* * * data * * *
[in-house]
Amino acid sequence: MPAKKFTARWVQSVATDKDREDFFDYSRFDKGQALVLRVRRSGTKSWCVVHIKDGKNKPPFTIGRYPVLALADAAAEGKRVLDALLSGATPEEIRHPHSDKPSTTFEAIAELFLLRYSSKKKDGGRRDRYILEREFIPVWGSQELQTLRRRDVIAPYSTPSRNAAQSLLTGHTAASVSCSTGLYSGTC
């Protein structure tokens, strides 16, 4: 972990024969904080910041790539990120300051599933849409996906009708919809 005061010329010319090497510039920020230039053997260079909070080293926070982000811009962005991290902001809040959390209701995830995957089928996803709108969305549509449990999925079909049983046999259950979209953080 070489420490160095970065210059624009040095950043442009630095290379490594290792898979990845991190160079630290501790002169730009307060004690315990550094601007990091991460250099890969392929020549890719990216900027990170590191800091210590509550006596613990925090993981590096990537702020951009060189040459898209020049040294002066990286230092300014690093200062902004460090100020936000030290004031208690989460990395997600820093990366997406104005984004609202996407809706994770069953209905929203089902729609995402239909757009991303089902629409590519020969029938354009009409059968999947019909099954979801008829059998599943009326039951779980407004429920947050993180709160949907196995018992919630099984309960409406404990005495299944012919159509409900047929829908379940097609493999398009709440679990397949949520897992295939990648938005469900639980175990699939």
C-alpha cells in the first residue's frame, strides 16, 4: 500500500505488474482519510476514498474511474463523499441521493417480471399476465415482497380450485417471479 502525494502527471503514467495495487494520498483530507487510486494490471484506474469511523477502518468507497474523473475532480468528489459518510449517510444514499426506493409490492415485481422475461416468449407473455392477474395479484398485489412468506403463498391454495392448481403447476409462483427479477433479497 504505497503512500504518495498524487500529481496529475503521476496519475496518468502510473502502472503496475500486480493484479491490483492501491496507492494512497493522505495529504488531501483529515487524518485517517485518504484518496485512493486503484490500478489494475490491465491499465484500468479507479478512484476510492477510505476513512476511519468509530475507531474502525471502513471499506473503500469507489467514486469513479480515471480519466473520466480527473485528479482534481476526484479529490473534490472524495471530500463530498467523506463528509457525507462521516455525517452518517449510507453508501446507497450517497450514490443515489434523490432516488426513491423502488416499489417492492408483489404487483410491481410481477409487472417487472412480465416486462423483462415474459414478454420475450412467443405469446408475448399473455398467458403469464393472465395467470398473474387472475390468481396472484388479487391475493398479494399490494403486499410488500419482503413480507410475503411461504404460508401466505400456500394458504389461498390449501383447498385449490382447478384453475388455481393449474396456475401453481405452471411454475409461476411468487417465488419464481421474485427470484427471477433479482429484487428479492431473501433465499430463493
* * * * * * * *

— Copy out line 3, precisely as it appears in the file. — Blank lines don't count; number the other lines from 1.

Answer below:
């Protein structure tokens, strides 16, 4: 972990024969904080910041790539990120300051599933849409996906009708919809 005061010329010319090497510039920020230039053997260079909070080293926070982000811009962005991290902001809040959390209701995830995957089928996803709108969305549509449990999925079909049983046999259950979209953080 070489420490160095970065210059624009040095950043442009630095290379490594290792898979990845991190160079630290501790002169730009307060004690315990550094601007990091991460250099890969392929020549890719990216900027990170590191800091210590509550006596613990925090993981590096990537702020951009060189040459898209020049040294002066990286230092300014690093200062902004460090100020936000030290004031208690989460990395997600820093990366997406104005984004609202996407809706994770069953209905929203089902729609995402239909757009991303089902629409590519020969029938354009009409059968999947019909099954979801008829059998599943009326039951779980407004429920947050993180709160949907196995018992919630099984309960409406404990005495299944012919159509409900047929829908379940097609493999398009709440679990397949949520897992295939990648938005469900639980175990699939």